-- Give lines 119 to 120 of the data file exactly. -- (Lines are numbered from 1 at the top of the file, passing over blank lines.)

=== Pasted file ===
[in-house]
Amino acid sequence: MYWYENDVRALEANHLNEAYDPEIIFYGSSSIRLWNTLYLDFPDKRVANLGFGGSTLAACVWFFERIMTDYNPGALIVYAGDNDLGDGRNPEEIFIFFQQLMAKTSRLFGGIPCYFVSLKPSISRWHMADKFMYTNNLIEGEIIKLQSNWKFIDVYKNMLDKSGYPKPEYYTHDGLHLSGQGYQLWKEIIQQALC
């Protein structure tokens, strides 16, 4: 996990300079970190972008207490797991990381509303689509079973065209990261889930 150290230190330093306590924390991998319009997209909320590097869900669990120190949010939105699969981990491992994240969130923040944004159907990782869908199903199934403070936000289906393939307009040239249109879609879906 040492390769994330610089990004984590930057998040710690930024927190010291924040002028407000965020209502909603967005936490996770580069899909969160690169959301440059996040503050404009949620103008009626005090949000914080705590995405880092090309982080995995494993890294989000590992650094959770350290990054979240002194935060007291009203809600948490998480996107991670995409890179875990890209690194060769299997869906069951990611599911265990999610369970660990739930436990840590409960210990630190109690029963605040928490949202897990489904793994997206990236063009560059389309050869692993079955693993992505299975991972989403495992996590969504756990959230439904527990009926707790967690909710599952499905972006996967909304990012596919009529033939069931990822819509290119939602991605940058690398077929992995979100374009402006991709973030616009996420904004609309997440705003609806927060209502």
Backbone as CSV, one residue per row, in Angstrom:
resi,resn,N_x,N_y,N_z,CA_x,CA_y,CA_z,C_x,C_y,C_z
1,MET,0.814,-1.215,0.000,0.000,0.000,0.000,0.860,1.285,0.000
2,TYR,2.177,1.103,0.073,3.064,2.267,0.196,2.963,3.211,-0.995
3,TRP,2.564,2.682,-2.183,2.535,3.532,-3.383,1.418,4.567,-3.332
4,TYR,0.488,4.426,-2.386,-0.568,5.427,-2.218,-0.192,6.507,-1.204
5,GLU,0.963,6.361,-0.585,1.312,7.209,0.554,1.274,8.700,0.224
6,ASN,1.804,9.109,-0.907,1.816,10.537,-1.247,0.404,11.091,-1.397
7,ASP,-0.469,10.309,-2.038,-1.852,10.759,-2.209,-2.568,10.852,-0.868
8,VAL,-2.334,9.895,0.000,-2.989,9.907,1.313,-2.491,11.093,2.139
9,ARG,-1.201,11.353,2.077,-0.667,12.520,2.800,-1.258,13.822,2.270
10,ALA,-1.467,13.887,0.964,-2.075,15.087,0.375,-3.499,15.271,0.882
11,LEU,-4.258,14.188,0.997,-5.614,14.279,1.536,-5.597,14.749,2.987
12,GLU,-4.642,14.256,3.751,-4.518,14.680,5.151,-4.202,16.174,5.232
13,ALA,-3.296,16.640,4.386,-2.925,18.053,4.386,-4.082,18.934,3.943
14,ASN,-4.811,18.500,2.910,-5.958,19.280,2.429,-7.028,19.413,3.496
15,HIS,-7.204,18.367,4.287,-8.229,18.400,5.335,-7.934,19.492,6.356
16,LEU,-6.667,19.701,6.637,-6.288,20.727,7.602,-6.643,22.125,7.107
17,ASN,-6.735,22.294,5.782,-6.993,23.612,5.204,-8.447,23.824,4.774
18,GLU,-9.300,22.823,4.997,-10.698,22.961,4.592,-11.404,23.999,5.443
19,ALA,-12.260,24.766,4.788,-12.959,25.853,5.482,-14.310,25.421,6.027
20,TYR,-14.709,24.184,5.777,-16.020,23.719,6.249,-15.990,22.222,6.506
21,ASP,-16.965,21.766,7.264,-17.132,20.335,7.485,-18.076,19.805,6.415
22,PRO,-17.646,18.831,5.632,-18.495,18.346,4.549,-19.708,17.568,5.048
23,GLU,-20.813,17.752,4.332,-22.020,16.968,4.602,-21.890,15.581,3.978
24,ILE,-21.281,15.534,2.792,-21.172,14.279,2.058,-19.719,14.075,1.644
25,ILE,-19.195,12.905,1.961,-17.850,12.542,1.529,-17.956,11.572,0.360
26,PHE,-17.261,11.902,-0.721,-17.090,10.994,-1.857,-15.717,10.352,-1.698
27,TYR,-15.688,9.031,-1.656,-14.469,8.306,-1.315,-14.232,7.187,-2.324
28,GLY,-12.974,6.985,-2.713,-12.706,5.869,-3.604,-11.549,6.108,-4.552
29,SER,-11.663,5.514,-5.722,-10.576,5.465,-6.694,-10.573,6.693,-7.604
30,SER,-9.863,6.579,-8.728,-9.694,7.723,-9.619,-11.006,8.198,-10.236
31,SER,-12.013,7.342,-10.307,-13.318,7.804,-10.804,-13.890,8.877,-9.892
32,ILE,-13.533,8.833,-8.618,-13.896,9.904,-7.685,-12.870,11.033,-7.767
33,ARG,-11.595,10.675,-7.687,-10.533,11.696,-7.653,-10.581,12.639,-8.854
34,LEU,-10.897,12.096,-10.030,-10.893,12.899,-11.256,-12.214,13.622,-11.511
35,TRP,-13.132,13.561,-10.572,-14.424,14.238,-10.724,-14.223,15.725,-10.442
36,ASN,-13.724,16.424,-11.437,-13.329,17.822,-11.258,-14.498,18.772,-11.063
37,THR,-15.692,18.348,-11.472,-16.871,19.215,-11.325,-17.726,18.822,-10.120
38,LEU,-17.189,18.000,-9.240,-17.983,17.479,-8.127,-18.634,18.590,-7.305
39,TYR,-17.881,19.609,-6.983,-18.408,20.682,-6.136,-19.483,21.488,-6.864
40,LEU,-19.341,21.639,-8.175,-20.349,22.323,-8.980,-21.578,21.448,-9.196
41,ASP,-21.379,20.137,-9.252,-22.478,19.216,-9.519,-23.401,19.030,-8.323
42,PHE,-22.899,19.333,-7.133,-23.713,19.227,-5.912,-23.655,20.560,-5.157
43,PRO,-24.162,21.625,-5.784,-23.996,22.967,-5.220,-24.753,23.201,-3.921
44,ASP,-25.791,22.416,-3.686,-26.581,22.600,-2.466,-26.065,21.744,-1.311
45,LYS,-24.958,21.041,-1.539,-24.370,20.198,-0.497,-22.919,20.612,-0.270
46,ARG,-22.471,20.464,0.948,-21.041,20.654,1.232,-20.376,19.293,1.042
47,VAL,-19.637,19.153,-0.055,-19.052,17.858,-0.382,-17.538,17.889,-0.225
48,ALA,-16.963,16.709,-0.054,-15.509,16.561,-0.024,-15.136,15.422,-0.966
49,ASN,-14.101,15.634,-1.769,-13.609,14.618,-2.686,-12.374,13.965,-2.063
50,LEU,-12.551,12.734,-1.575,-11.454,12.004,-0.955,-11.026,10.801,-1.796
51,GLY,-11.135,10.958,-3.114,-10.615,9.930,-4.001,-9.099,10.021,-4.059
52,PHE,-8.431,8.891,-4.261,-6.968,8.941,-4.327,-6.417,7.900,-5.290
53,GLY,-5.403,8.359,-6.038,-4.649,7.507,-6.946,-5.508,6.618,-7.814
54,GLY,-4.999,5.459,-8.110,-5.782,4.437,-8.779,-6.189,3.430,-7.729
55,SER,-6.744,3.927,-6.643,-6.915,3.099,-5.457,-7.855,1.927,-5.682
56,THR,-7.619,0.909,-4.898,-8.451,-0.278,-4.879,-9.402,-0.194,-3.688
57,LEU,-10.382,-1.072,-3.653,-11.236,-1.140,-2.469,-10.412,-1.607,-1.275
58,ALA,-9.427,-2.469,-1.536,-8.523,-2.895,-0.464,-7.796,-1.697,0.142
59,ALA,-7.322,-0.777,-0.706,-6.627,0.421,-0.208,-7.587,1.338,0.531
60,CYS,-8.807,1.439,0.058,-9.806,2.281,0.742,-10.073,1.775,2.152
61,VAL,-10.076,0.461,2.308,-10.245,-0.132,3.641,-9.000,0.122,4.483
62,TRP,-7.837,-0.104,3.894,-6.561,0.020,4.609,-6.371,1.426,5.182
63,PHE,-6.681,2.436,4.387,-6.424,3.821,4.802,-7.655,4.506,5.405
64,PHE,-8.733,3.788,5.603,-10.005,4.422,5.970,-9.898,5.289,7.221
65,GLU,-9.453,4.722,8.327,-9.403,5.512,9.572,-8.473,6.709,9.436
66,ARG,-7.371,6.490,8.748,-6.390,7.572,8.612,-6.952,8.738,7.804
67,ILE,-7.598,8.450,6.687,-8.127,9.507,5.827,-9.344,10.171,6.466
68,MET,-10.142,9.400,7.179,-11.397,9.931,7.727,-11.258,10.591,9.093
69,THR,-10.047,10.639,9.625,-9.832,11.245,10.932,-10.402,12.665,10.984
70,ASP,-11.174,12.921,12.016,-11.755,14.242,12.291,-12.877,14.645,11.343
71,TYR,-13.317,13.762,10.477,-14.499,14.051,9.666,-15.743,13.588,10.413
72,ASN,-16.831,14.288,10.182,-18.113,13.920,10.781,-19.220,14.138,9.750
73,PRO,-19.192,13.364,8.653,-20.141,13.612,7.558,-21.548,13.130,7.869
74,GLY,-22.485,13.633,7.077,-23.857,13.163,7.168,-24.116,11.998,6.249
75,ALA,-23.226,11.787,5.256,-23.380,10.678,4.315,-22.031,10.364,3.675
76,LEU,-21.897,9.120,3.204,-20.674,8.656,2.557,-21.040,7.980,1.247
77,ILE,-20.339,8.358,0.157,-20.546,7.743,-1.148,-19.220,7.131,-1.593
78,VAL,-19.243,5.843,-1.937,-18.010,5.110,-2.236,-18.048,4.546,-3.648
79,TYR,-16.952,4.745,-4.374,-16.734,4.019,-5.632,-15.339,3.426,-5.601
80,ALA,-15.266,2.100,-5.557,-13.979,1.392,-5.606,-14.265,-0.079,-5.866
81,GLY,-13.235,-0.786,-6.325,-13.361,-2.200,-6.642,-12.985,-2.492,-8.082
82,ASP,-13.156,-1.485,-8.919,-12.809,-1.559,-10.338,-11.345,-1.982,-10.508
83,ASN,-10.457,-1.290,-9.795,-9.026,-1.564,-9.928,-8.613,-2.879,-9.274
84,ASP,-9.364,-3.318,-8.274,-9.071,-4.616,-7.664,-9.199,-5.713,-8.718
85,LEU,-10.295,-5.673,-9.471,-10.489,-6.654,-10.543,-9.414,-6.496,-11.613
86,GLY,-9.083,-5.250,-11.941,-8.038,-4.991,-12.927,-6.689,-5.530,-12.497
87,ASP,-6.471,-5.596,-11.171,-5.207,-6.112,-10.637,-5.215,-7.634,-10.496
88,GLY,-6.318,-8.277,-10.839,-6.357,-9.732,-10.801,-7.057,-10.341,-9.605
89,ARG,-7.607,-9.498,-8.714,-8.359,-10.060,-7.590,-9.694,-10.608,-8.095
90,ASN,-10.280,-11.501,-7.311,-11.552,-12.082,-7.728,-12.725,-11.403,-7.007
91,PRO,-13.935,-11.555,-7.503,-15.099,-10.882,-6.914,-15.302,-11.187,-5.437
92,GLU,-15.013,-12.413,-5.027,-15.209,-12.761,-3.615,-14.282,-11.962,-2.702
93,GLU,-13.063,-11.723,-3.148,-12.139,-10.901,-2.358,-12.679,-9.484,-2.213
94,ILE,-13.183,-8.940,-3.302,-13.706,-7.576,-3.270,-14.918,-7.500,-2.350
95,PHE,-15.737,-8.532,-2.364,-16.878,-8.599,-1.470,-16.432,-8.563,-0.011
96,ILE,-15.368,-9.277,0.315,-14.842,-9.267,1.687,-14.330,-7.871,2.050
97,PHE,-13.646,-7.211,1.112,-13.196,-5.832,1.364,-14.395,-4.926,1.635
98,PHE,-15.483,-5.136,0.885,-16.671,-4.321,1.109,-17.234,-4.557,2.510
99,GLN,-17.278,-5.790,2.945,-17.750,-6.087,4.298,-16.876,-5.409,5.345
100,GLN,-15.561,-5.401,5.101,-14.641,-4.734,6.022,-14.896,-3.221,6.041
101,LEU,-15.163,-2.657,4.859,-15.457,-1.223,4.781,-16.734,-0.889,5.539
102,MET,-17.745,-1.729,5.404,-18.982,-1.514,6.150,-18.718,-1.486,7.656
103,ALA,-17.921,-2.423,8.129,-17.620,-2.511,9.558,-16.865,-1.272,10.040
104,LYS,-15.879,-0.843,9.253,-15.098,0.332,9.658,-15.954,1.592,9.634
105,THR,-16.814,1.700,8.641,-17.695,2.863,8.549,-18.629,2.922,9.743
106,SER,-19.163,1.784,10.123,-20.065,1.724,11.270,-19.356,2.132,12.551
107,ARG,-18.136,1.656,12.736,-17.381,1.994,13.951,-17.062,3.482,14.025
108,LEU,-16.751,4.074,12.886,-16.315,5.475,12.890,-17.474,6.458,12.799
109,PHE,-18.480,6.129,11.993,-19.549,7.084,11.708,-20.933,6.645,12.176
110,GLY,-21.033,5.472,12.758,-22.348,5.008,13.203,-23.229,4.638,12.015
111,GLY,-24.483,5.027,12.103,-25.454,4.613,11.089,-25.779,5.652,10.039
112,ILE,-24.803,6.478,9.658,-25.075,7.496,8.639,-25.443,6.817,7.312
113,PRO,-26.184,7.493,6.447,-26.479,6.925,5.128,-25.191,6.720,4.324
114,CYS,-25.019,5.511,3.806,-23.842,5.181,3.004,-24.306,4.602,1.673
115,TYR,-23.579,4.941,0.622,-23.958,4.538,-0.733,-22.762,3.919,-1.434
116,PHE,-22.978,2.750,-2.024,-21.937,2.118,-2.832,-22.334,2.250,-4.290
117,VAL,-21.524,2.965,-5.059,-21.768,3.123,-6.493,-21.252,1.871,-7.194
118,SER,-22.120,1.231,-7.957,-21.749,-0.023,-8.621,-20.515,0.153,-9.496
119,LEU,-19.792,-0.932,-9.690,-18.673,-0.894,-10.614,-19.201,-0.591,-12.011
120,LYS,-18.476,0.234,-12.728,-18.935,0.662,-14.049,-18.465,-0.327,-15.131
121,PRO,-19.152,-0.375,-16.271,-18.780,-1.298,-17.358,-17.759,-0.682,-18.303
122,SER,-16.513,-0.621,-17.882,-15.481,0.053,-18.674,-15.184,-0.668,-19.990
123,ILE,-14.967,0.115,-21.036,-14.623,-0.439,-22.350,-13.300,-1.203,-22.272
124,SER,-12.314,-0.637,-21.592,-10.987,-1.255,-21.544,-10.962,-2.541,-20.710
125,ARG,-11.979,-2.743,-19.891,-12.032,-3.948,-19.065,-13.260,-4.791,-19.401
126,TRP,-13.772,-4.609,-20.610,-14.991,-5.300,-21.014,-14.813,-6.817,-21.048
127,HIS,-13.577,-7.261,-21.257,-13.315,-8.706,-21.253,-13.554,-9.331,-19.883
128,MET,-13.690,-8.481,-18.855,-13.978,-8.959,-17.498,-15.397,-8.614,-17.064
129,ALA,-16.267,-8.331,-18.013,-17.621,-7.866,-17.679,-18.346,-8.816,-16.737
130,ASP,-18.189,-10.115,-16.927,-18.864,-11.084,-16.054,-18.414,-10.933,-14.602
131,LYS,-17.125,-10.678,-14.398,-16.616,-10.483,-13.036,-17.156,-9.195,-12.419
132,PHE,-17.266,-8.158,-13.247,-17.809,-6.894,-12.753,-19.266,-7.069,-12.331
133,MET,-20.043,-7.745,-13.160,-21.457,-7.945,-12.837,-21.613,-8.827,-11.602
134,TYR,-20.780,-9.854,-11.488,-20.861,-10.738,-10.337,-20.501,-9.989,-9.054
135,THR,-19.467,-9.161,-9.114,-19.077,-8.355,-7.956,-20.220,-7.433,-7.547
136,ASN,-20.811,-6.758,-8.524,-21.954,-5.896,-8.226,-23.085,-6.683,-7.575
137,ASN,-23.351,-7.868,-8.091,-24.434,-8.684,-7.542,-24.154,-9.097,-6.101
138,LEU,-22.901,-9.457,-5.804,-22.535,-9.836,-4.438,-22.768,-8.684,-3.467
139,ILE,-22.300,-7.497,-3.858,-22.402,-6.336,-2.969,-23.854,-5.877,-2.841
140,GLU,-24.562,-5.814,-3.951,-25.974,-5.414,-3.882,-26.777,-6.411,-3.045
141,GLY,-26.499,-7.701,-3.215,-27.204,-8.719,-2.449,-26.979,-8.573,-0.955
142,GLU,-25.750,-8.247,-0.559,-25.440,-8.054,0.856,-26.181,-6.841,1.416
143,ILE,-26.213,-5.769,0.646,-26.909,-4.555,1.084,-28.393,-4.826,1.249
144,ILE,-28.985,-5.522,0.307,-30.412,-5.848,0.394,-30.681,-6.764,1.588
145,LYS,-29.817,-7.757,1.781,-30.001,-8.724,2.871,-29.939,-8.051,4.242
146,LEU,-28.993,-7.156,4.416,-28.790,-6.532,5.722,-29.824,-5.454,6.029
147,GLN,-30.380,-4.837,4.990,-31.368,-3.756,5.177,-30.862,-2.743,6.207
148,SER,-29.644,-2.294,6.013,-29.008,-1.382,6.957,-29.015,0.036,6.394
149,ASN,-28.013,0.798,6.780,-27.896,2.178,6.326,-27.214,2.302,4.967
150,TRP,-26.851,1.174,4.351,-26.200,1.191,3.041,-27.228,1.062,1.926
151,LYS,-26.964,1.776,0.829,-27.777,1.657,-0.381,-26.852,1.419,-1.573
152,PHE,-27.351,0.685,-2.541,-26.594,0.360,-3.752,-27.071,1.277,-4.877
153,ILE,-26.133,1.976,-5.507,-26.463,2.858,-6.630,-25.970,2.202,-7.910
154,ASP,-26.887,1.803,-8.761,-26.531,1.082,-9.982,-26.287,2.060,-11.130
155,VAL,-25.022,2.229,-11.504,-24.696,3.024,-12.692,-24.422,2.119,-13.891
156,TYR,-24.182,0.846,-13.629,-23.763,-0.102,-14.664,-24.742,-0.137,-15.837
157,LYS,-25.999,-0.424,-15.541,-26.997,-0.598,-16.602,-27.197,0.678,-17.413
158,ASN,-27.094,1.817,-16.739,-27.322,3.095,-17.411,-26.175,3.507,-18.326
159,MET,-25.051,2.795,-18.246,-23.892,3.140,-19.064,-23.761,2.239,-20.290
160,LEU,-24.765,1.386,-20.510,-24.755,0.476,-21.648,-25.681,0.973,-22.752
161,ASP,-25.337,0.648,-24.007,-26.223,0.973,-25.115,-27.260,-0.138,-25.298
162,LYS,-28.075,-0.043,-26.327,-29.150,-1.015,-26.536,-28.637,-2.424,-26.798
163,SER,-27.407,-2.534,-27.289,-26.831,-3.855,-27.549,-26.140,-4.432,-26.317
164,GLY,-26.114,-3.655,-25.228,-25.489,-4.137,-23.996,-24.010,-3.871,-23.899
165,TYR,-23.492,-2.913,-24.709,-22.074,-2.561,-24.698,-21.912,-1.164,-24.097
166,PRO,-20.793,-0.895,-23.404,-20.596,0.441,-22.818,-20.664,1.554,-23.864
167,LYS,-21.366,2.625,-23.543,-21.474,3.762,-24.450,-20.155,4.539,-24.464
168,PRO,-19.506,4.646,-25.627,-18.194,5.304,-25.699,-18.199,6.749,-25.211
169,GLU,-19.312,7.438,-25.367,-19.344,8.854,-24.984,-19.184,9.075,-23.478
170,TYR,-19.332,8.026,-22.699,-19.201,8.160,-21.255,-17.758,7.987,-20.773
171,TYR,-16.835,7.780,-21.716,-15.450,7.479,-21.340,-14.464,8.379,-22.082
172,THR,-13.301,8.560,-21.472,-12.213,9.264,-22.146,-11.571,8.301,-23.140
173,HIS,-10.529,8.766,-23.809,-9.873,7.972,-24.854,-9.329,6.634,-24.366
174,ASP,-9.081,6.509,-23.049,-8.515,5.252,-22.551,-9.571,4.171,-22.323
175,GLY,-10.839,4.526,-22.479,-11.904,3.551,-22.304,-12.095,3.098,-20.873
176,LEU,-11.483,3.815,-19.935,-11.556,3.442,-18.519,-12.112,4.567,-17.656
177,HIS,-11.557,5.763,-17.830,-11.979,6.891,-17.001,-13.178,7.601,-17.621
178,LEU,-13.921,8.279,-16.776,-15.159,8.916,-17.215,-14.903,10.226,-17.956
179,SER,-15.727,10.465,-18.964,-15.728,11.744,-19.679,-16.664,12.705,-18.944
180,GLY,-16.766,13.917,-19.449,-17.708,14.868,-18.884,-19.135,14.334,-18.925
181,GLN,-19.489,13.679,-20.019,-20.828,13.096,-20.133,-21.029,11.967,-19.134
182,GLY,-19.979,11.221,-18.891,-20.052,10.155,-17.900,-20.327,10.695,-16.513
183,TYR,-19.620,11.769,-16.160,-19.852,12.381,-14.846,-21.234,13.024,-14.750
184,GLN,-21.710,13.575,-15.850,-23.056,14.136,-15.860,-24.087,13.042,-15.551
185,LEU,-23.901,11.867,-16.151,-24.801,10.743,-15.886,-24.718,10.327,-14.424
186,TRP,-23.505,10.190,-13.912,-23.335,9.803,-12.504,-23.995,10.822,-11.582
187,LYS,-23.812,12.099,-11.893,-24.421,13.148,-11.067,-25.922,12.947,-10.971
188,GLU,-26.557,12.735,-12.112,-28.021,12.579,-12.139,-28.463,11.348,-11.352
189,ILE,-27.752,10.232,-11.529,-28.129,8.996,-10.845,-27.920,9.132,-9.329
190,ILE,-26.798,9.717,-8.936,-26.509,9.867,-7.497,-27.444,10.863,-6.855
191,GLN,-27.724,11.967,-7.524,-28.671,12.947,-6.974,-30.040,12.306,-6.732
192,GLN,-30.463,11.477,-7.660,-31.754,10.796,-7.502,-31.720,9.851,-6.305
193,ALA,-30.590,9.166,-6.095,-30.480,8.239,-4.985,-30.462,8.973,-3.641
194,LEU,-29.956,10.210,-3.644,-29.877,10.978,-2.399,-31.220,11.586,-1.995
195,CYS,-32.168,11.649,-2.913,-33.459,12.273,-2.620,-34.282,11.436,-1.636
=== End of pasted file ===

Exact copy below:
114,CYS,-25.019,5.511,3.806,-23.842,5.181,3.004,-24.306,4.602,1.673
115,TYR,-23.579,4.941,0.622,-23.958,4.538,-0.733,-22.762,3.919,-1.434